Sunday, October 20, 2013
Friday, October 11, 2013
Here I Stand on the Value of the Study of the Liberal Arts
"Nearly all contemporary human problems are more failures of 1) communication, 2) cultural memory, 3) introspection, 4) observation, 5) analysis, 6) interpretation, 7) common sense, 8) integrity, 9) courage to act, 10) civility, 11) compassion or 12) imagination than they are insufficiencies of material means to solve them. Developing these skills is the prime directive of engaging with the liberal arts."
Thursday, October 10, 2013
Higher education at your fingertips and free as oxygen in the wind
Wednesday, February 20, 2013
- Working in the Theatre: An acclaimed fixture on New York television and in the theatre community for more than 30 years, this program offers an unprecedented forum for the meeting of theatrical minds and presents a rare opportunity for students and audiences to get a glimpse inside theatre.
- Downstage Center: ATW's acclaimed theatrical interview podcast, Downstage Center spotlights the creative talents on Broadway, Off Broadway, across the country, and around the world with in-depth conversations posted to ATW's website and iTunes. In the coming year, listeners can look forward to a rotating cast of interviewers carefully matched with each guest, creating intimate conversations between artists that are not available elsewhere.
- The American Theatre Wing Archive: Features more than 800 hours of archived media available for free online. It includes all ATW's programming including special feature series like our "Career Guides" that help chart a path for those wishing to work in the field and "In The Wings" that goes behind the scenes to examine how theatre works. Additionally, the archive provides unprecedented public access to media produced by our partner organizations including the Stage Directors and Choreographers Foundation's "Masters of The Stage" program and the Broadway League's "This is Broadway."
Saturday, November 3, 2012
Are you looking for a film school that you can afford?
It's a click away.
The "MakingOf" website is constructed and maintained by Christine Aylward and was begun with her friend Natalie Portman.
Above is a sampler from an interview with the Oscar and Emmy award winning screenwriter Aaron Sorkin, which I am using for a course that I am developing for Brandman University-- ENGU 348: Writing and Producing for New Media in the 21st Century."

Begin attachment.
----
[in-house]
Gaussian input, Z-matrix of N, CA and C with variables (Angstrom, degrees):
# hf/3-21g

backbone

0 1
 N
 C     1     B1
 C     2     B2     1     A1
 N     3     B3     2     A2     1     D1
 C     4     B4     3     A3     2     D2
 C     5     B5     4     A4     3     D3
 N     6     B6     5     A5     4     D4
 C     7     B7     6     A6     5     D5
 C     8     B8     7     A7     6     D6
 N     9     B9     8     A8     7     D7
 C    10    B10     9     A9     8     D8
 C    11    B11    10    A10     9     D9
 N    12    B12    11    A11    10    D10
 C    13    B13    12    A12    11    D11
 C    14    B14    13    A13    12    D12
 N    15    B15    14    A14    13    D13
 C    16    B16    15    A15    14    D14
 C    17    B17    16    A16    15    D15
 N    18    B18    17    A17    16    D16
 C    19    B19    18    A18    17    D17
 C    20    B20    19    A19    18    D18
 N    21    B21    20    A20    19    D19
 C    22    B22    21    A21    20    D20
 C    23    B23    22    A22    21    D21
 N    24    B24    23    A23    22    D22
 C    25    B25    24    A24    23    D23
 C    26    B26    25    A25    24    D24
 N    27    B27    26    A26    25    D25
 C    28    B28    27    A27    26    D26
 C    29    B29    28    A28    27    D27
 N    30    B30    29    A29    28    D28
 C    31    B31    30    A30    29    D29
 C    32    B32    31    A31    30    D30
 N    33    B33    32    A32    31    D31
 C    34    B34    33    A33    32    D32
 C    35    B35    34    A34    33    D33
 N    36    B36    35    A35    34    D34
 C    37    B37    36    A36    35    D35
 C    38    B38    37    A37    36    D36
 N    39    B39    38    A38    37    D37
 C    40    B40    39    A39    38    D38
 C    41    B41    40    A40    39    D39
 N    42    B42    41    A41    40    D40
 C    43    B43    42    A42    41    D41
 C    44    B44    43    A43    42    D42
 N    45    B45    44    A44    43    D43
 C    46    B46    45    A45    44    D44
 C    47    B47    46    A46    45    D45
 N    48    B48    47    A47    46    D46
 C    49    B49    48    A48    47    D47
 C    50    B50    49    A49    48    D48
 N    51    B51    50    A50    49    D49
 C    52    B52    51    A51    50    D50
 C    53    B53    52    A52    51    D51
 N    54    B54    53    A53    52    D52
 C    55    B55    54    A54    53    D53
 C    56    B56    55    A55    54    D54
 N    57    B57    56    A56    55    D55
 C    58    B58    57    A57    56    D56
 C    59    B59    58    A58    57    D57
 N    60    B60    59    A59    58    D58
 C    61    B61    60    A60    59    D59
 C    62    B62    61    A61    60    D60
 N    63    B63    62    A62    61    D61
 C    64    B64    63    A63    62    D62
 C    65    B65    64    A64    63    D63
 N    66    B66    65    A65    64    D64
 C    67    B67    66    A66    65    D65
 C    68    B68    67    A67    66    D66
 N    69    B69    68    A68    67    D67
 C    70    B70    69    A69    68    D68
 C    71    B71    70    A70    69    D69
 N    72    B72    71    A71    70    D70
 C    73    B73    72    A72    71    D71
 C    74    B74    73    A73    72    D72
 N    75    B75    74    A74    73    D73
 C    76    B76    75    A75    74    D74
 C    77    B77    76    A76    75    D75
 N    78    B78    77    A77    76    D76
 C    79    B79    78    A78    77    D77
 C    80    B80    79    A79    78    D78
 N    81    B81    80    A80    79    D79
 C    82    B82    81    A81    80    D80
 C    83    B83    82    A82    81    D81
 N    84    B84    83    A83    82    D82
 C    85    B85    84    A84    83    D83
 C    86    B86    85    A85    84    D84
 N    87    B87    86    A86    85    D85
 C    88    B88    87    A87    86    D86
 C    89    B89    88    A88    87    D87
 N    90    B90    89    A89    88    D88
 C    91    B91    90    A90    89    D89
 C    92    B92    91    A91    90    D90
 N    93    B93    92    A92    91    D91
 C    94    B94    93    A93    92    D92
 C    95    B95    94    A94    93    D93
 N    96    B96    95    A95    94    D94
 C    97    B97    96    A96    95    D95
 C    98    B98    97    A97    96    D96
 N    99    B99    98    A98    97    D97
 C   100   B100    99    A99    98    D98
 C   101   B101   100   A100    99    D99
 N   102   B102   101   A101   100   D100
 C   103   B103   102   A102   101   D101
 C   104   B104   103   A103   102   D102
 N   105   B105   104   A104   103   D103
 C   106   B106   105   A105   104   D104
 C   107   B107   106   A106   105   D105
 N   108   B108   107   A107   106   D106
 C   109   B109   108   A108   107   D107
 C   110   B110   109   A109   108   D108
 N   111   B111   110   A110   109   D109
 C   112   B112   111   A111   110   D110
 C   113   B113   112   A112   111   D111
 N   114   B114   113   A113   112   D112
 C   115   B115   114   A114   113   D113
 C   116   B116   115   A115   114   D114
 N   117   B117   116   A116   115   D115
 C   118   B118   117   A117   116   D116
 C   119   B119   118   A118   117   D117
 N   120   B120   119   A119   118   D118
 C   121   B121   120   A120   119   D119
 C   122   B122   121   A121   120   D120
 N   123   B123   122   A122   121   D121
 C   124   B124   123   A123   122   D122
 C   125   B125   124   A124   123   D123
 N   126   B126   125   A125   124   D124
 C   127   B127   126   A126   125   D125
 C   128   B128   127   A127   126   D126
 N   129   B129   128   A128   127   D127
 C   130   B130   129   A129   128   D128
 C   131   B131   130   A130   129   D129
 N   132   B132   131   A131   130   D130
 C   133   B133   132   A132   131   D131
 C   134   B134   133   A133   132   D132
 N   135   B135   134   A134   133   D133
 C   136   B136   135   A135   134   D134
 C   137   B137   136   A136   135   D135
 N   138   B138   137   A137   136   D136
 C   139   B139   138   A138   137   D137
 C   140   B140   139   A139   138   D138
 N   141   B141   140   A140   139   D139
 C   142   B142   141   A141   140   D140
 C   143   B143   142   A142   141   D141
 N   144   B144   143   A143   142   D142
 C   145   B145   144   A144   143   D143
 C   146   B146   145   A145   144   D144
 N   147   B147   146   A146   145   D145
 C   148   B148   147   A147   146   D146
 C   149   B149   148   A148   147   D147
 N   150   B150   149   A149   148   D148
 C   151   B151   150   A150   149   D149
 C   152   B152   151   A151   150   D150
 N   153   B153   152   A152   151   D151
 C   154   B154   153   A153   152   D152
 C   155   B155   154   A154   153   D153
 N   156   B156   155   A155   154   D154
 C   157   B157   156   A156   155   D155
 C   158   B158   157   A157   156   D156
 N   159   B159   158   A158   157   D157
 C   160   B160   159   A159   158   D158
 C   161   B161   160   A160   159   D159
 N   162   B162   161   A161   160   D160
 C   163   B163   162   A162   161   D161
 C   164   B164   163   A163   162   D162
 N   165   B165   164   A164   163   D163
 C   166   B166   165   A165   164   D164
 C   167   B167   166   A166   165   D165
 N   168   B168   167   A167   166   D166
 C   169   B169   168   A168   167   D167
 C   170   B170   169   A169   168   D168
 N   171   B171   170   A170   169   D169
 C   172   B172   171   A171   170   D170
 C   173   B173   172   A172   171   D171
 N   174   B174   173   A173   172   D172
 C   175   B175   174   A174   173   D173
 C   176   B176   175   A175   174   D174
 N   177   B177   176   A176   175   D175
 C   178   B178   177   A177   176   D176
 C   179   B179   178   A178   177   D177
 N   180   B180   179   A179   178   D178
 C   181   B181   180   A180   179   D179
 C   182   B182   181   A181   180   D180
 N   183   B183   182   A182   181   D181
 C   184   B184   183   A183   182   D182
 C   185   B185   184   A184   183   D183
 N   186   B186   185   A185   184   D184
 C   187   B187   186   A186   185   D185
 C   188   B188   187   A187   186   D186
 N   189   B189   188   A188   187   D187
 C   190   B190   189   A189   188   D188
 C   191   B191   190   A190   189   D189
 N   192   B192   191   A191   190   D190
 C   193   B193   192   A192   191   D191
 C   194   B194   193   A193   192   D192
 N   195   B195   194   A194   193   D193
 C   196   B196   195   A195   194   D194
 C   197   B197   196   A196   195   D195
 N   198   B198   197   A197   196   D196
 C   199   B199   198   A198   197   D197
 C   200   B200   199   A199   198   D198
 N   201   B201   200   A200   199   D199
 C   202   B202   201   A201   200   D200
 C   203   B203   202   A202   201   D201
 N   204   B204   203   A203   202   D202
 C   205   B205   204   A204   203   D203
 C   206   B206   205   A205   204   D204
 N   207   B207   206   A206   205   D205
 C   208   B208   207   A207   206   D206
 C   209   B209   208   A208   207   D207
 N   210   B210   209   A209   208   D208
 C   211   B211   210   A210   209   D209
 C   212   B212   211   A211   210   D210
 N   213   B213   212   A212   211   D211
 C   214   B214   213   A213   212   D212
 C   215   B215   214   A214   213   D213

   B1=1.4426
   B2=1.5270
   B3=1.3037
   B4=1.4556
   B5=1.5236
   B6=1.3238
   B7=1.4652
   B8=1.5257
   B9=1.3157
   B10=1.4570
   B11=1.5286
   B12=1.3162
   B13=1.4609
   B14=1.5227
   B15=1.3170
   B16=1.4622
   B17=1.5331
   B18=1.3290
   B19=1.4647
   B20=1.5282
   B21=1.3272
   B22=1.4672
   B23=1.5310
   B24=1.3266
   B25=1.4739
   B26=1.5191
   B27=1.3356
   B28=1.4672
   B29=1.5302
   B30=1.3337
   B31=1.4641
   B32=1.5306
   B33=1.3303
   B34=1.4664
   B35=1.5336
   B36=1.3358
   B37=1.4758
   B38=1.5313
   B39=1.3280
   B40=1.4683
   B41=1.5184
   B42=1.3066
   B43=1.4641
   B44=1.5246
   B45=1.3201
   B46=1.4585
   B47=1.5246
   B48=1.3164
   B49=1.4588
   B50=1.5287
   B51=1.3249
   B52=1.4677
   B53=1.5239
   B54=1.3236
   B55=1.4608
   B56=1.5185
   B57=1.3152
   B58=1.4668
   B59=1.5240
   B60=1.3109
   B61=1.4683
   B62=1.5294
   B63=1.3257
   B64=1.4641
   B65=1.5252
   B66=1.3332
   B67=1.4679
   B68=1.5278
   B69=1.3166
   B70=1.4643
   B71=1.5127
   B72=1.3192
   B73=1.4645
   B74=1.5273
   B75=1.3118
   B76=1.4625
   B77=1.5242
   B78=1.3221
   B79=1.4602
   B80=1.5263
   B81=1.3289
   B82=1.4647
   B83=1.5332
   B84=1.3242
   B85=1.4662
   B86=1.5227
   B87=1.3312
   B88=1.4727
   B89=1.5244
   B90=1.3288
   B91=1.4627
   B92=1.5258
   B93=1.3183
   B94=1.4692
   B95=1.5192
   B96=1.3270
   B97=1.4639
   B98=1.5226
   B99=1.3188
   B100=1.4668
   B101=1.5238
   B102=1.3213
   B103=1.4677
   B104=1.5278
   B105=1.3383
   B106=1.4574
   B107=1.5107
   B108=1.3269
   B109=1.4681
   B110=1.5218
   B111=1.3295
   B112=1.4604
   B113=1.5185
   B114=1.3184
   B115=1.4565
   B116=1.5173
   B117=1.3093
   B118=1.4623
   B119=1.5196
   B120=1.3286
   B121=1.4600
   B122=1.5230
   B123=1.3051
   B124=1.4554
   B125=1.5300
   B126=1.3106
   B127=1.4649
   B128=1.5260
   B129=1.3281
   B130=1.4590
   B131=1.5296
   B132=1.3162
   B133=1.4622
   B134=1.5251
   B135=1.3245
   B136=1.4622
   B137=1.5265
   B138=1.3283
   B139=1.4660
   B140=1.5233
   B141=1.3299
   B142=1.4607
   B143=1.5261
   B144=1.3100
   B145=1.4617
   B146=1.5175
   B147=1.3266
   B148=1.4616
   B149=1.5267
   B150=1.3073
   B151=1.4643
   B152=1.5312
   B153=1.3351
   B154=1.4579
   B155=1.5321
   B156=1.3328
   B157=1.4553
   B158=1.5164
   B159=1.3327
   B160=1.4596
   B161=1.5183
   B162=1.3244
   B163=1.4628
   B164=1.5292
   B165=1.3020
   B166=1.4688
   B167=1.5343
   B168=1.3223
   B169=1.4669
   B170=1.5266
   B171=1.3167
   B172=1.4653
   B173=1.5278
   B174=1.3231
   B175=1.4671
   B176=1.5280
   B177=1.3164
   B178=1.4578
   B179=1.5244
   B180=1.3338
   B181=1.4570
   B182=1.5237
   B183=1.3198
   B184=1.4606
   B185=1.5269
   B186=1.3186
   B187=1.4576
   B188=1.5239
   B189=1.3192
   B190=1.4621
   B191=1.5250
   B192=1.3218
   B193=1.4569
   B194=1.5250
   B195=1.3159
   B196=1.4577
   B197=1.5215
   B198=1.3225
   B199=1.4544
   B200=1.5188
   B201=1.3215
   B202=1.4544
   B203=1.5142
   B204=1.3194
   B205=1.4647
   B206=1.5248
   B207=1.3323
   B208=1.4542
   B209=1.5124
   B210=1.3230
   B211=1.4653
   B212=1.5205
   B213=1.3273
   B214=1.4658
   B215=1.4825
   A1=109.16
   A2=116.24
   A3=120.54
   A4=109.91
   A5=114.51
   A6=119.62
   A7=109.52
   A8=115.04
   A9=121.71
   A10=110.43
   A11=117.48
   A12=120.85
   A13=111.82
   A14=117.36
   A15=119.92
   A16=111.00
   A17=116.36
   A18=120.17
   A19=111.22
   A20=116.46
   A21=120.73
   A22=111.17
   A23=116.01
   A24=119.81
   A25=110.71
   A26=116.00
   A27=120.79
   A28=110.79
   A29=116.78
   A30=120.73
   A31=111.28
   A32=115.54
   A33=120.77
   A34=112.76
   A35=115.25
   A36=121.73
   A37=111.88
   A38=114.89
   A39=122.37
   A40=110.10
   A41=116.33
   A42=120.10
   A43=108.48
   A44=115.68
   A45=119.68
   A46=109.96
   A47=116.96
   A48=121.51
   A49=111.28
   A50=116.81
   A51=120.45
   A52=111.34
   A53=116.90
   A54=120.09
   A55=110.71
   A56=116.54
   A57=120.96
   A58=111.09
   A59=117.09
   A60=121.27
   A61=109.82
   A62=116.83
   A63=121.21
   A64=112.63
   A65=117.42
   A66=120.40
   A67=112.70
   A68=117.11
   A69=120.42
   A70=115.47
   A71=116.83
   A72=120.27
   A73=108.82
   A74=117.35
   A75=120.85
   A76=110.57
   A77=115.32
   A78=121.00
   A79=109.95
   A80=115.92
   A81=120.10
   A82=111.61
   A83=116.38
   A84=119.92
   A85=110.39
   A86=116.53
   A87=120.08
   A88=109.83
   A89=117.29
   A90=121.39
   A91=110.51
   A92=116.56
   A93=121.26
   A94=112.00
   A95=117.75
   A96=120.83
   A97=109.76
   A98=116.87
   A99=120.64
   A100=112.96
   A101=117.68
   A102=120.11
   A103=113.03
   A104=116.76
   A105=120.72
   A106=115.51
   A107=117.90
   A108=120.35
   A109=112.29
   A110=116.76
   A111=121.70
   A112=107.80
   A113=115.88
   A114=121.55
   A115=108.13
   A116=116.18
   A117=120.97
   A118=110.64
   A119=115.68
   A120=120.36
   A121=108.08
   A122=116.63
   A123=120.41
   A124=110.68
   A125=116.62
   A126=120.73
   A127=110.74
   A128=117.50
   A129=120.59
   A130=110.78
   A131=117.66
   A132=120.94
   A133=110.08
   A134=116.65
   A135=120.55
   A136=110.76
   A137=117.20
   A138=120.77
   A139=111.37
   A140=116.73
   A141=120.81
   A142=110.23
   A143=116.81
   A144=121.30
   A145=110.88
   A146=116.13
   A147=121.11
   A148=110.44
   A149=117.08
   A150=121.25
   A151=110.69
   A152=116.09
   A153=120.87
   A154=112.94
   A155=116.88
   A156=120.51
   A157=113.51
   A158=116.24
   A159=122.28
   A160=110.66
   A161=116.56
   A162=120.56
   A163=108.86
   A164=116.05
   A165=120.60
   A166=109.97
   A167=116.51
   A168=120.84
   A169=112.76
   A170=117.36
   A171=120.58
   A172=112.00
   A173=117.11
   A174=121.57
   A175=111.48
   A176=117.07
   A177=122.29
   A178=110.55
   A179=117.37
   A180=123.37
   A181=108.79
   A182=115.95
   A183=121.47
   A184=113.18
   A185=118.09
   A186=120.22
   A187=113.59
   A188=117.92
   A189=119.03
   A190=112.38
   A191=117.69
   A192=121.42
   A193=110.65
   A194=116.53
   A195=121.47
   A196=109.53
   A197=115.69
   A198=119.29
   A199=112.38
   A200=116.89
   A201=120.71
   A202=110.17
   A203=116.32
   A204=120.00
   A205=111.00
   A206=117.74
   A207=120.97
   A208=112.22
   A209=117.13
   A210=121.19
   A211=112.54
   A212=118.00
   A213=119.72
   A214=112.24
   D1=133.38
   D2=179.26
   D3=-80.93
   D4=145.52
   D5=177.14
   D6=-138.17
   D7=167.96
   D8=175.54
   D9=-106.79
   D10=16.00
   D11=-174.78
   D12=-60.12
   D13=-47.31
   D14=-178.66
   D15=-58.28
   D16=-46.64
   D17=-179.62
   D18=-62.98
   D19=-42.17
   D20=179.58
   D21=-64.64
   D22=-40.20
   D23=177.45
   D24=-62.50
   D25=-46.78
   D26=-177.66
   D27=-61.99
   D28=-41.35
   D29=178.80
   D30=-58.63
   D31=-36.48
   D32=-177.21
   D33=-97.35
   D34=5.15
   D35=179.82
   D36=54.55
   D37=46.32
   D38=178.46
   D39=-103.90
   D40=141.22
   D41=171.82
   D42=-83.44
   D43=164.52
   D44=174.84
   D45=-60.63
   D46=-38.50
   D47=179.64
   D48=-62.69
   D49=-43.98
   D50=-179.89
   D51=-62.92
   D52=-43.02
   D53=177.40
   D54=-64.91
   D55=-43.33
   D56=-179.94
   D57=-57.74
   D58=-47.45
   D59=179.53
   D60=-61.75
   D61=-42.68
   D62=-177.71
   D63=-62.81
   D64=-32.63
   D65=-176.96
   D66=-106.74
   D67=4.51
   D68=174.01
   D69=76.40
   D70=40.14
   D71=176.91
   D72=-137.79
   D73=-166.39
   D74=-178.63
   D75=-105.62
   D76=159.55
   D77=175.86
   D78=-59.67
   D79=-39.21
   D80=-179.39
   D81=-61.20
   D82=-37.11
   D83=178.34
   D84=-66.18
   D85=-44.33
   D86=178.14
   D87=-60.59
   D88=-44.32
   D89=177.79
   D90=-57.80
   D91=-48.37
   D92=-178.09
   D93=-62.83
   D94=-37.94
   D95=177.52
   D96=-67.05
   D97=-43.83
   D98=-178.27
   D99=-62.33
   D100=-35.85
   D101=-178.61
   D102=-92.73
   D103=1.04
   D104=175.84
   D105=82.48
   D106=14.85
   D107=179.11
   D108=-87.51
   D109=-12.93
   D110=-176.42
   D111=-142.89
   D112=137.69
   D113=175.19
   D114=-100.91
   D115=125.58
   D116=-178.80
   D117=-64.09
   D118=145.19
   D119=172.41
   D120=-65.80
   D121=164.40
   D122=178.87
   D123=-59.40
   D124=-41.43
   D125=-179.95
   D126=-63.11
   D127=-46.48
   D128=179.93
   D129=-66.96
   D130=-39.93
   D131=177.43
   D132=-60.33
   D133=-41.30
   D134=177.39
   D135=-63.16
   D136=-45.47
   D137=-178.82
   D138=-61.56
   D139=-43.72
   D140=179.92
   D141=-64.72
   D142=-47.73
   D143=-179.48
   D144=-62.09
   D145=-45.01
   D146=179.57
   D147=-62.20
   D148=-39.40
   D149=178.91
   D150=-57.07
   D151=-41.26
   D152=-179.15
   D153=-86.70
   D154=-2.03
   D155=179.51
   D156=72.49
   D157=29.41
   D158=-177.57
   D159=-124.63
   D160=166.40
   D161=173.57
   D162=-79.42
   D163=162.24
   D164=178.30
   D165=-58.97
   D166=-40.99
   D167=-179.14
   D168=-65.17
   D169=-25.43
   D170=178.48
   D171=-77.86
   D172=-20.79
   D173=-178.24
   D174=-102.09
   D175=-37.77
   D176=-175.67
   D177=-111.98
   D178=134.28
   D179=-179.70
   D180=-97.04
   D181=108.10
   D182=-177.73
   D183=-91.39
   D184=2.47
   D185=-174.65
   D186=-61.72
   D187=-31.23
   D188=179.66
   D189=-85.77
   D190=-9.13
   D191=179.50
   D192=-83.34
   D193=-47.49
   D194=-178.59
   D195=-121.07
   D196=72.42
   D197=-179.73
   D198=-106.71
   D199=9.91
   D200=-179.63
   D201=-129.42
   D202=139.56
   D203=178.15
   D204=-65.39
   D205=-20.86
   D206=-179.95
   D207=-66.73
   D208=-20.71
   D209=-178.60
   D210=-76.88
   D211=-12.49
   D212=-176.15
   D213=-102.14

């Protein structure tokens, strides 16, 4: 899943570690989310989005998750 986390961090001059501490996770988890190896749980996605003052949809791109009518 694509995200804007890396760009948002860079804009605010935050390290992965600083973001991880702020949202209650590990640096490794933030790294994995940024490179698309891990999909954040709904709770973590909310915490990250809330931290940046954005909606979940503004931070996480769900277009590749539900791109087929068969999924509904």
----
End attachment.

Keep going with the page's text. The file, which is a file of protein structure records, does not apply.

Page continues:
Below is another interview from the rookie screenwriters of the hit film "500 Days of Summer" Scott Neustadtler and Michael Weber.
Another good YouTube film resource is DP/30
Saturday, September 8, 2012
I use the following quote from Howard Glickman about the novelist Walter Mosley to introduce the civic engagement exercise in my Intercultural Communication class.
Thursday, August 30, 2012
Here is a great quote about the value of experiencing good literature:
Thursday, March 15, 2012
Tuesday, December 27, 2011
seeing the sawn trunk it grew from
Sunday, December 11, 2011
Thursday, December 1, 2011
Friday, September 30, 2011
Free Instructional Materials for Teachers and Texts for Students
Aligned with Meeting State Educational Standards
Here is a New York Times article that will introduce you to "Curriki" -- a great, free curriculum materials resource that can be aligned with individual state standards-- for teachers.
What follows is the URL to the posting of my expository writer's handbook on the "Curriki" website for your edification and re-distribution -- "A Surviver's Guide to College Writing."
You're on your own to explore the rest of "Curriki's" instructional riches.
A Survivor's Guide to College Writing
Friday, September 23, 2011
Tuesday, June 7, 2011
Wednesday, December 15, 2010
The following is an article on why you might want to consider using OpenOffice 3.3.0 for free instead of paying $279 for MS Office:
Pass it on.
The Gift of Language Study
Rosetta Stone Language Study – one language for $599
BBC Languages for free
LiveMocha Languages for free
Here is an article on why the free LiveMocha is better than the $600 Rosetta Stone:
Pass it on.
Sunday, December 12, 2010
The University of California at Berkeley Doe Library
University of California's copies of mass-digitized books and serials have been loaded into the HathiTrust, and are discoverable there. In addition, our digitization partners (Google and Internet Archive) also host copies of the UC books they have digitized. In all cases, copyright status determines whether books can be viewed in full. There are many access points where Google and Internet Archive books are surfaced. The following are details of access points for UC items in particular. Over 3,000,000 books have been digitized and are eligible for free downloading. Click on the hyperlinks below to search for and acquire them..